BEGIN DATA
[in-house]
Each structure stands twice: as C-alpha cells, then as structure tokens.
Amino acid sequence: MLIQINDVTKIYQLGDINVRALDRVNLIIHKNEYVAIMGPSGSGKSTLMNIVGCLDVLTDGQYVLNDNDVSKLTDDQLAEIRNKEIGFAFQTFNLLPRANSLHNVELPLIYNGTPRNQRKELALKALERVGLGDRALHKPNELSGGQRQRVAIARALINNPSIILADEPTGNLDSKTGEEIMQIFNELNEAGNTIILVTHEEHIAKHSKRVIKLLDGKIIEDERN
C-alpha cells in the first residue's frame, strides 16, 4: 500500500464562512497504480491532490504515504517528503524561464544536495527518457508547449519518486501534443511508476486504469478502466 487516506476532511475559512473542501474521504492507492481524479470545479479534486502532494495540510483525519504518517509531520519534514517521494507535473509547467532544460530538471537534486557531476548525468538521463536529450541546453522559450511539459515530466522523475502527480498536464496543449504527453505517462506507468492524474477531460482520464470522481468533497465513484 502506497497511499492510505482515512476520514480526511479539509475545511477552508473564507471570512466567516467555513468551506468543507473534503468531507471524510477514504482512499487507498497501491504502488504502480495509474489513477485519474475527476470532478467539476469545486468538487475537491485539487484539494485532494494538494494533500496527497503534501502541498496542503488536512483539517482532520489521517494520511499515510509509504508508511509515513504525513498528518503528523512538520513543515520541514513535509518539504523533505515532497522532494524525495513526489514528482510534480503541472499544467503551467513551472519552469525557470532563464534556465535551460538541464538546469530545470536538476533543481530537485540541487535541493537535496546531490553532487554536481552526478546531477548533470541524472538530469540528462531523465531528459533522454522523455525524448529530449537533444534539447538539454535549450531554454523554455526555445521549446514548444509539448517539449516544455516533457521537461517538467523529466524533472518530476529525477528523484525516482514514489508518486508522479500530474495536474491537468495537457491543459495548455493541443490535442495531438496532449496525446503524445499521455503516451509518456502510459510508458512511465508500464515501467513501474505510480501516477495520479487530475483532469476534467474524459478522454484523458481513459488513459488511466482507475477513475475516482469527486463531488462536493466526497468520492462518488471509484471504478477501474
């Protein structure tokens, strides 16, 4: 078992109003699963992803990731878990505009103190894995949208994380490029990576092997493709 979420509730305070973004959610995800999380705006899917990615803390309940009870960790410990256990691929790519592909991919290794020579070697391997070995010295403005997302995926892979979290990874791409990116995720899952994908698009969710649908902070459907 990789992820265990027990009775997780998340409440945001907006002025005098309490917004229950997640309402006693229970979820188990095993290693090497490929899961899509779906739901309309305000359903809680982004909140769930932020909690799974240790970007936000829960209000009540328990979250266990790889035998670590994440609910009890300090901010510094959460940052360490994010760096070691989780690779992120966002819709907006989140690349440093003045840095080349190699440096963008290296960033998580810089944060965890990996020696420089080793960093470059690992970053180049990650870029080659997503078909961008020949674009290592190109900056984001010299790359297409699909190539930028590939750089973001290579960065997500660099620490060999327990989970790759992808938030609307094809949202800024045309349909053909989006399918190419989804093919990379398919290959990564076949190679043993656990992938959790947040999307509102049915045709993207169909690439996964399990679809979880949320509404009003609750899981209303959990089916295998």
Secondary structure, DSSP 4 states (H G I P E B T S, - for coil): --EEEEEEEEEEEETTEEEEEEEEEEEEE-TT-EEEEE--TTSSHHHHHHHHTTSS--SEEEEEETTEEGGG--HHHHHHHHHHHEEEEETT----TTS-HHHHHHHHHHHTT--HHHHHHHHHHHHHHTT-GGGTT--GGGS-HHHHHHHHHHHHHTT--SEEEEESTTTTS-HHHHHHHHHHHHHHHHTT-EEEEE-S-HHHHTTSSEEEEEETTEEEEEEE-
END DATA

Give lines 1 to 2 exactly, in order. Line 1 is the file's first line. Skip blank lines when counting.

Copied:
[in-house]
Each structure stands twice: as C-alpha cells, then as structure tokens.